In financial terms, I still want to be free and independent. But I also want to achieve a different ideal – I want to belong somewhere. I want a home in the full sense of the word. I want to love a woman and be loved by her.

To finish off this notebook then, which first tasted ink ten months ago in Stellenbosch and that experienced Johannesburg with me, the following: I want to commit myself to an ideal the realisation of which has already begun, namely to be a writer. And I want to love and be loved, and thus belong somewhere.

I am committed. And one day, I will also belong.

______________________

Last thoughts before Taiwan … First thoughts in Taiwan

Last thoughts before Taiwan

Tuesday, 29 December 1998

I sit here and wonder if there were alternatives, all the way back in April. Not because of regret, just kind of as a necessary mental exercise.

Do I regret anything? It’s tempting to say “yes”, but it wouldn’t hold up to rigorous scrutiny. So, no. Here are the reasons. I have taken the most important step conceivable by facing my creditors. Within a few days after returning from Korea, I was attempting to negotiate reconciliation. I have seen most of my acquaintances and friends, and I have made the acquaintance of some new ones. I spent six weeks at home, and then for six months I worked for a company that is mainly focused on making money. I have experienced first-hand what I have always thought of corporate life. I worked and lived in Johannesburg for six months, forever alleviating my ignorance about the place. I truly feel more informed and more experienced because of this period. I have also seen many places and experienced things that I had missed during my “isolation” in Korea.

But that is to paint a pretty picture for the sake of not regretting anything. For the sake of honesty, I also have to flip the painting to show a little bit of the other side.

In terms of power – which I once again define as the ability to make choices and to act on these choices, and to not be dependent on other people, I was a big time loser for the past seven or eight months. Big time. In actual fact, I’m embarrassing myself by still trying to fight back, by continuing to insist on defending my dignity.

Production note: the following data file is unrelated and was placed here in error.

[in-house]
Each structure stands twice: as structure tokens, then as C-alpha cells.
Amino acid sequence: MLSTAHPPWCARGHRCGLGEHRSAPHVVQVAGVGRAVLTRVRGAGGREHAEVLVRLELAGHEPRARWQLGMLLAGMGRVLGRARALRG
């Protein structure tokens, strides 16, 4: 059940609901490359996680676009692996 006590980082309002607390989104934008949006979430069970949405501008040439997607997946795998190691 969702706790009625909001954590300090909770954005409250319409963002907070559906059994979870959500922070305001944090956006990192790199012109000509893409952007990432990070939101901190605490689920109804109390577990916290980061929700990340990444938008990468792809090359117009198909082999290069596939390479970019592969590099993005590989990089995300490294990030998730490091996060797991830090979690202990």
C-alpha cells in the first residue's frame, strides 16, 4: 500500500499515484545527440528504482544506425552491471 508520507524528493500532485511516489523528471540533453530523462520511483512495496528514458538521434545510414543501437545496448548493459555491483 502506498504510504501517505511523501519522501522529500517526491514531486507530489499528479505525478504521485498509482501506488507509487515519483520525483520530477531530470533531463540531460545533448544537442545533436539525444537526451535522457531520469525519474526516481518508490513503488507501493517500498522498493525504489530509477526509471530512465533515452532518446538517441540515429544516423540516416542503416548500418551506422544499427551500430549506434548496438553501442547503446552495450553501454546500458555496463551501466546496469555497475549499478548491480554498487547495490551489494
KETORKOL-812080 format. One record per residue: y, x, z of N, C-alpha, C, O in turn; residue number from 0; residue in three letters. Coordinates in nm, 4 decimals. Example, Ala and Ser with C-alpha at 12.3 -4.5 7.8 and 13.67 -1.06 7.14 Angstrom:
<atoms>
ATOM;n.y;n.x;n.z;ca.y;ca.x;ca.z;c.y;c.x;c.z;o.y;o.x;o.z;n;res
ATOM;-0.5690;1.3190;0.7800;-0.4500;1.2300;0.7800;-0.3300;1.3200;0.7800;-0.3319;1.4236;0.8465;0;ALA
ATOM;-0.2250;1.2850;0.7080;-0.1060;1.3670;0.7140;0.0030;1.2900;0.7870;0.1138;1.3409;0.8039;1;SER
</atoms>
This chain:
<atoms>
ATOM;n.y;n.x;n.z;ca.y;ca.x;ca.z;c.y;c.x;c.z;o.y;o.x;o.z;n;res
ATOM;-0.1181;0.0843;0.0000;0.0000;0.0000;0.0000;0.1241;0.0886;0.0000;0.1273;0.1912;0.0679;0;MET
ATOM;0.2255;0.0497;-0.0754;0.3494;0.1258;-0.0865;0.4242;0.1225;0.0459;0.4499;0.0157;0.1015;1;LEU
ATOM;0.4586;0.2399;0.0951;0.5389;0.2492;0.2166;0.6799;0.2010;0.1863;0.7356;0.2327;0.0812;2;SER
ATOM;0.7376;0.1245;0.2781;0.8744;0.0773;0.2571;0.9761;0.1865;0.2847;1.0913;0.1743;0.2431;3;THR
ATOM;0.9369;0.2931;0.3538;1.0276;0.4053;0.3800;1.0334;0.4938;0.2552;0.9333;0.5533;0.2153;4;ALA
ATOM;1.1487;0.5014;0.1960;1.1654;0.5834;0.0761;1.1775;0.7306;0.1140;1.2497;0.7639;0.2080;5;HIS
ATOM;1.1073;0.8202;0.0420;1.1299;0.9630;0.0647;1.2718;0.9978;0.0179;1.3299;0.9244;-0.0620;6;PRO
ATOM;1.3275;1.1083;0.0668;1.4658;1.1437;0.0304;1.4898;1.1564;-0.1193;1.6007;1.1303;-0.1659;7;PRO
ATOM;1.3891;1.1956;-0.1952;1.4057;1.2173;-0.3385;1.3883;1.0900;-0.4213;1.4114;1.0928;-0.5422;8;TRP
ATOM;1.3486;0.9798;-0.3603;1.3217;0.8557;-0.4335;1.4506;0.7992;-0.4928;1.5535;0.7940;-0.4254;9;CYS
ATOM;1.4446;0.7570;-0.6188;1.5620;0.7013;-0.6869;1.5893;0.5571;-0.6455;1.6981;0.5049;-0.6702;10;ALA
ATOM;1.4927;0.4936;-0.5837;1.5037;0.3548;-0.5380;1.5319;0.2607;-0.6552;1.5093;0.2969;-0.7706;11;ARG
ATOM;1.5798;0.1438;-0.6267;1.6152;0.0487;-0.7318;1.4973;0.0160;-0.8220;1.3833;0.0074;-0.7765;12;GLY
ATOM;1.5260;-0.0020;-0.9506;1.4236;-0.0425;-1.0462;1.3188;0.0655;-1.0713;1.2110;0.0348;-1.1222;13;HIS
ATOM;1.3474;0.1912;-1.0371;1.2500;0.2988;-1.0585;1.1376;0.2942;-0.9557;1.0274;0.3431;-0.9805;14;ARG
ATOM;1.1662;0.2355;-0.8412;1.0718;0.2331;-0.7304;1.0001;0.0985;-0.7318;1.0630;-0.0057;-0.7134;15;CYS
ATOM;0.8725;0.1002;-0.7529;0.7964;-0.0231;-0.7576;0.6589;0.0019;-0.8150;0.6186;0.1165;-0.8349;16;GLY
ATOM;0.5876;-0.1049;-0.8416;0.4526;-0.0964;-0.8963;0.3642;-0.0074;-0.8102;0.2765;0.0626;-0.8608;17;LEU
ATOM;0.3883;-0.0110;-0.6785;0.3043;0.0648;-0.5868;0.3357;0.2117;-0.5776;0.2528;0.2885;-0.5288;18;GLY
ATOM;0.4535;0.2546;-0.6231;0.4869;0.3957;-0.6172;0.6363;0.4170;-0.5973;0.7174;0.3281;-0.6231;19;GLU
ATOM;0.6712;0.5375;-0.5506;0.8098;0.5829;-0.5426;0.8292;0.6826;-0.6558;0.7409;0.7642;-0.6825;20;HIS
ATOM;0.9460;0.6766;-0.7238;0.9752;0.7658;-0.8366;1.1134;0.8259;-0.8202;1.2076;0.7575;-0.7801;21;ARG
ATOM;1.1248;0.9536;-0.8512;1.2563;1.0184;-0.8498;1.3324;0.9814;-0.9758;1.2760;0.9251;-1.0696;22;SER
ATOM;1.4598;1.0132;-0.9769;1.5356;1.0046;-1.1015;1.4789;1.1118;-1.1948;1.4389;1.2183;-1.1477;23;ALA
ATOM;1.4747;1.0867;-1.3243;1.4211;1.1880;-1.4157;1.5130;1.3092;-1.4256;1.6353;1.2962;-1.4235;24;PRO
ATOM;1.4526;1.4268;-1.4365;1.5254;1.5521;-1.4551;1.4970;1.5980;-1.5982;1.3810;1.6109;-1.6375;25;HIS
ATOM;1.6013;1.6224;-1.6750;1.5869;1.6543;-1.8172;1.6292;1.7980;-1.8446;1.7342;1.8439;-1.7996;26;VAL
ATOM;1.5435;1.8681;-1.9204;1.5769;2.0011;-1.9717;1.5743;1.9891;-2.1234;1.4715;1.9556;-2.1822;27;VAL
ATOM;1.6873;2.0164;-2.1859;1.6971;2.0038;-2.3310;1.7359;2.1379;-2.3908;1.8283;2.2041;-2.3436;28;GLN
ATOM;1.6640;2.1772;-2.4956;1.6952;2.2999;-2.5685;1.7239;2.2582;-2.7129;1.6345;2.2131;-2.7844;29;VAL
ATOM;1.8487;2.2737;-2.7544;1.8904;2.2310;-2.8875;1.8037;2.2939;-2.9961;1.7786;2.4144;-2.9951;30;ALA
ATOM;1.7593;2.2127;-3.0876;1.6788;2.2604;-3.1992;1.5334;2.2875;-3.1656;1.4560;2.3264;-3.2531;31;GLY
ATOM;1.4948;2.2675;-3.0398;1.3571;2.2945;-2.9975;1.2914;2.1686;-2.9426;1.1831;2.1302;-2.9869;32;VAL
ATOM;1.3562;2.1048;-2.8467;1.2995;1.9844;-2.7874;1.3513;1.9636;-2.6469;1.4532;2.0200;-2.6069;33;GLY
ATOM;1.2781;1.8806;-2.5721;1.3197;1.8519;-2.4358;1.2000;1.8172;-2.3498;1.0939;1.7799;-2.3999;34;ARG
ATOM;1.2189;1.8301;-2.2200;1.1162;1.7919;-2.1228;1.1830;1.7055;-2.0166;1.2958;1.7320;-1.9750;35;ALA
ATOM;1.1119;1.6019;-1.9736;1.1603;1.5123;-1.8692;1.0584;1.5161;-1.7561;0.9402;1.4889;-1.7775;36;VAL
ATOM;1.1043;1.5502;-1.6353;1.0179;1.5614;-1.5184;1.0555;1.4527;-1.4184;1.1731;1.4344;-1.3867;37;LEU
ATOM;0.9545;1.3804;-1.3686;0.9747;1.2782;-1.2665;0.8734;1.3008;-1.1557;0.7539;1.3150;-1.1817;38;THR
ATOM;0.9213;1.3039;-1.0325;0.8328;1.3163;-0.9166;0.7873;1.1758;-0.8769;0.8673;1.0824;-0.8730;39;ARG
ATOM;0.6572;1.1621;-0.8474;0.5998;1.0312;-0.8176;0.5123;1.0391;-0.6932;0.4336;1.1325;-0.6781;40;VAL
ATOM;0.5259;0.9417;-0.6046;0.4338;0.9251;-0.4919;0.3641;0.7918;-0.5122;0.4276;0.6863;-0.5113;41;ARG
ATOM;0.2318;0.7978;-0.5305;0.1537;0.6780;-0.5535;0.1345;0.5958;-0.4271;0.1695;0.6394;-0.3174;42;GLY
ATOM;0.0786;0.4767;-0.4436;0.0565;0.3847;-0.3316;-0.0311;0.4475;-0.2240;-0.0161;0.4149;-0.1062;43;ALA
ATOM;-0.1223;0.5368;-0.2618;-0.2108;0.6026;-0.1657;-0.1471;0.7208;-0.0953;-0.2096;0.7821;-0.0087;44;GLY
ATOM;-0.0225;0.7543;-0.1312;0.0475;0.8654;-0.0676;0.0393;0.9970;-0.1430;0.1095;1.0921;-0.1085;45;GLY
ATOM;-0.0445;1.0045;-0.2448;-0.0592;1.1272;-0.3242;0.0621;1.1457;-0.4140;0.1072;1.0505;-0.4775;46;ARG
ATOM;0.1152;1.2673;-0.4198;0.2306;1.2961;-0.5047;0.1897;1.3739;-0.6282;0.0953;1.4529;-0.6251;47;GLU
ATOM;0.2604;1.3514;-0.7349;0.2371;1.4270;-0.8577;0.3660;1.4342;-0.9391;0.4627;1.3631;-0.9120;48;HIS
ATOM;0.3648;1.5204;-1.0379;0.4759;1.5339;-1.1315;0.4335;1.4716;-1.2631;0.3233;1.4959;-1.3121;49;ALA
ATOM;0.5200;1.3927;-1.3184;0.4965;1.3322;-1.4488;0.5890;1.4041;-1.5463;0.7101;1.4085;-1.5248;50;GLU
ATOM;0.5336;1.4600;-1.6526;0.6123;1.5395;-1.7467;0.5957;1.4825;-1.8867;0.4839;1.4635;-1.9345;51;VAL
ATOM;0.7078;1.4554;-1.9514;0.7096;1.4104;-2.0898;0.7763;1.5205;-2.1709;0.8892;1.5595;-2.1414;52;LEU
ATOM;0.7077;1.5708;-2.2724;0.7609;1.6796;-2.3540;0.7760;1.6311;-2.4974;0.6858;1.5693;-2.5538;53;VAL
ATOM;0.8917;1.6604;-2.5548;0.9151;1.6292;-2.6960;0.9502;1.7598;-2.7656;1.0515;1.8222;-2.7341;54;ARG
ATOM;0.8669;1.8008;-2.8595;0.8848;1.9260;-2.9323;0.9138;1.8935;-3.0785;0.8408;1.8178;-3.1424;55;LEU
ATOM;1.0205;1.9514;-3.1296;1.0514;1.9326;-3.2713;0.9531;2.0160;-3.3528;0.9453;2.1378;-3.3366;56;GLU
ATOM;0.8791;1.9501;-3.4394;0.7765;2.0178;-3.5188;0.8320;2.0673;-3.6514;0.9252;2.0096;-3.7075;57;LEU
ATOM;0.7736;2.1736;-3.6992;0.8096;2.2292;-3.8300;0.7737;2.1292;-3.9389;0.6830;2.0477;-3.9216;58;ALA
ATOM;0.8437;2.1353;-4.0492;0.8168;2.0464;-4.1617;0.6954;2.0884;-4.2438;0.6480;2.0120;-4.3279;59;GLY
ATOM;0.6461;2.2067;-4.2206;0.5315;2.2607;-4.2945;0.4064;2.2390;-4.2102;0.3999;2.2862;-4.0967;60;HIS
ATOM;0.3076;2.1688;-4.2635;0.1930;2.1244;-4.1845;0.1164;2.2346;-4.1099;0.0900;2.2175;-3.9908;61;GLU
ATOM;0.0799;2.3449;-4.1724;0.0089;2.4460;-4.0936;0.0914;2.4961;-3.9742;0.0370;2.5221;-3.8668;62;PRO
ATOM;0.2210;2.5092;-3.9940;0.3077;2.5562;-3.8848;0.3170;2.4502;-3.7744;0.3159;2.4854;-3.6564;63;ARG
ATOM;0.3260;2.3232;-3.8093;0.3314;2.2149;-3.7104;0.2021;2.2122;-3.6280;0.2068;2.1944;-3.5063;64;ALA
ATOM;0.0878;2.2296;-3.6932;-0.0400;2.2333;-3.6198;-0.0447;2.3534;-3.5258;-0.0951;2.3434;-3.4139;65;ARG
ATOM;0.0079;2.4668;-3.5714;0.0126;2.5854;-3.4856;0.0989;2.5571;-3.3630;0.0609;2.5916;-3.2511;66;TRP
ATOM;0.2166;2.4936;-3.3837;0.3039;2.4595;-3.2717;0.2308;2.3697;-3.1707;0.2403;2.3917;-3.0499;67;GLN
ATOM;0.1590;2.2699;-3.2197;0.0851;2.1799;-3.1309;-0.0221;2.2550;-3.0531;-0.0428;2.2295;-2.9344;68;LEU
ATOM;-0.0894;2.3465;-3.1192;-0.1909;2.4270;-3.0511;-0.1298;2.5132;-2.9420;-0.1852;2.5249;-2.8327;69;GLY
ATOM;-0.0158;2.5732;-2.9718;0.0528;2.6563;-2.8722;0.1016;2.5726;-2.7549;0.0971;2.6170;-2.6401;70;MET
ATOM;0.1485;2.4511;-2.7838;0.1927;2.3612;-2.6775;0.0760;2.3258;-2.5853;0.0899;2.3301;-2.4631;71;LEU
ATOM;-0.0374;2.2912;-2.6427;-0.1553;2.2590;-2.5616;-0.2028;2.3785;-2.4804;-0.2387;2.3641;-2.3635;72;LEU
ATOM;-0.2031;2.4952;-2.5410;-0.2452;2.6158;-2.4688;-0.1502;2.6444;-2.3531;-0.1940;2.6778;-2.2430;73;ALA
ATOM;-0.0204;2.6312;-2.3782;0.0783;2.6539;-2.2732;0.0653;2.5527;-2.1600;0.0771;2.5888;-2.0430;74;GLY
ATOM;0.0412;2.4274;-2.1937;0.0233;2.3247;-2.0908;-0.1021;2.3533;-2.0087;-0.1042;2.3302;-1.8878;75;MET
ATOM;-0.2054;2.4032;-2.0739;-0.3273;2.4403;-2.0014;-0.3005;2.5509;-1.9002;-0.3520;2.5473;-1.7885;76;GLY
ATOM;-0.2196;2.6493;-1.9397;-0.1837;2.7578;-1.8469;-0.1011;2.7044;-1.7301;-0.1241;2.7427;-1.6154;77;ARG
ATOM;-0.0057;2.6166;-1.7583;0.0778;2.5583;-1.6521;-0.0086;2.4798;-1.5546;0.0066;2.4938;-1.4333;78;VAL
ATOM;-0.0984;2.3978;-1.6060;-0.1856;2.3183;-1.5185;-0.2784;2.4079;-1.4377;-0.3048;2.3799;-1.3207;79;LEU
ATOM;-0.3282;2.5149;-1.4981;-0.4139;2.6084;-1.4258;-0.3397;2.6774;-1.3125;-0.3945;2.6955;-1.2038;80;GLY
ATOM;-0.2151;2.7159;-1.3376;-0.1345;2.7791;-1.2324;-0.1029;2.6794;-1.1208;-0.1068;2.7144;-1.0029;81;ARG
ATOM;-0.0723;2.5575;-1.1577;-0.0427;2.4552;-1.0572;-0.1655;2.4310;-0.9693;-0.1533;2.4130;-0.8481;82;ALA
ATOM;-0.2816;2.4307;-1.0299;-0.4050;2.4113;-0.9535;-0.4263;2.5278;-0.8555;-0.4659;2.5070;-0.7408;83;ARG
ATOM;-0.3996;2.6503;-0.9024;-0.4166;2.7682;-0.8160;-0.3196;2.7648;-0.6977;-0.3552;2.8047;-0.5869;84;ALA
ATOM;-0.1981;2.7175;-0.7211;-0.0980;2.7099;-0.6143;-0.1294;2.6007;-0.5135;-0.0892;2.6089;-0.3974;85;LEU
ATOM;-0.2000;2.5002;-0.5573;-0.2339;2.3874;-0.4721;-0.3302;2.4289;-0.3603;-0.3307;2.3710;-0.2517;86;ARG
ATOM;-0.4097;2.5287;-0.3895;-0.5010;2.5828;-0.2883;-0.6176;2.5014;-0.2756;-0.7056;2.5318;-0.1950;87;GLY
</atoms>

The awful truth is that I am currently more powerless than I have ever been in my life. For all the importance that power, independence, dignity and pride had for me eight months ago, it’s ironic that I have lost so much in all these areas! For this reason, and this reason alone, I would say that I regret that I did not try to get another EFL job at the end of June.

But, there’s no point to regret, so I’m not going to waste time on it. I did what I did. I learned some things, and a few times I was knocked to the ground. But at least I came out for the fight, right? Even though it was reluctantly, and even if I don’t exactly look like a hero at the moment.

What’s next?

I have seen, in case I had forgotten, what financial powerlessness looks like. Not again. Not if it depends on me. Taking everything into account, this year has been one of the fullest and richest years of my life, even though I am leaving it injured and poorly armed. (One can almost say that I came into the year like a German soldier in 1939, and I’m going out like a Russian soldier in 1917.) A lost year it was not, for I struggled too much and survived too many skirmishes. The rest of the thousand mile journey that I have started will continue. Two steps forward and one step back. But I shall certainly continue.

Long live my own revolution!

First thoughts in Taiwan

Wednesday, 27 January 1999

Fengshan City, Kaohsiung County

On the subject of commitment: If you devote yourself to a Single Cause, it must be part of your life on a daily basis otherwise your dedication will start fading. You have to devote yourself actively to this cause on a daily basis – not necessarily exclusively, but actively.

Later more about Fengshan City, Taiwan …

______________________

Not a perfect life, but …

Wednesday, 2 December 1998

Someone with my background – middle class, tertiary education – basically have two options. One is to accept a job at a company or institution and to start working on a career and building up financial security, the other is to start their own business. I am not prepared to work for a company or institution on the long-run. That’s just how it is. I have also once again confirmed that I cannot commit myself to a business of my own. It will provide some satisfaction for a little while, but then what?

What are the other options? One is Foreign English Teaching: one-year contracts; good cash flow; you don’t need to live on debt and credit; relatively good living conditions; you don’t need a car; you don’t need to have a good credit record to get to a telephone; you live in a foreign country with a different culture than your own; life experience of a different kind; and finally, financial empowerment.

A perfect life? No. In more ways than you can count on one hand, it’s a terrible life. But it is a life in which you can empower yourself – in more than one area.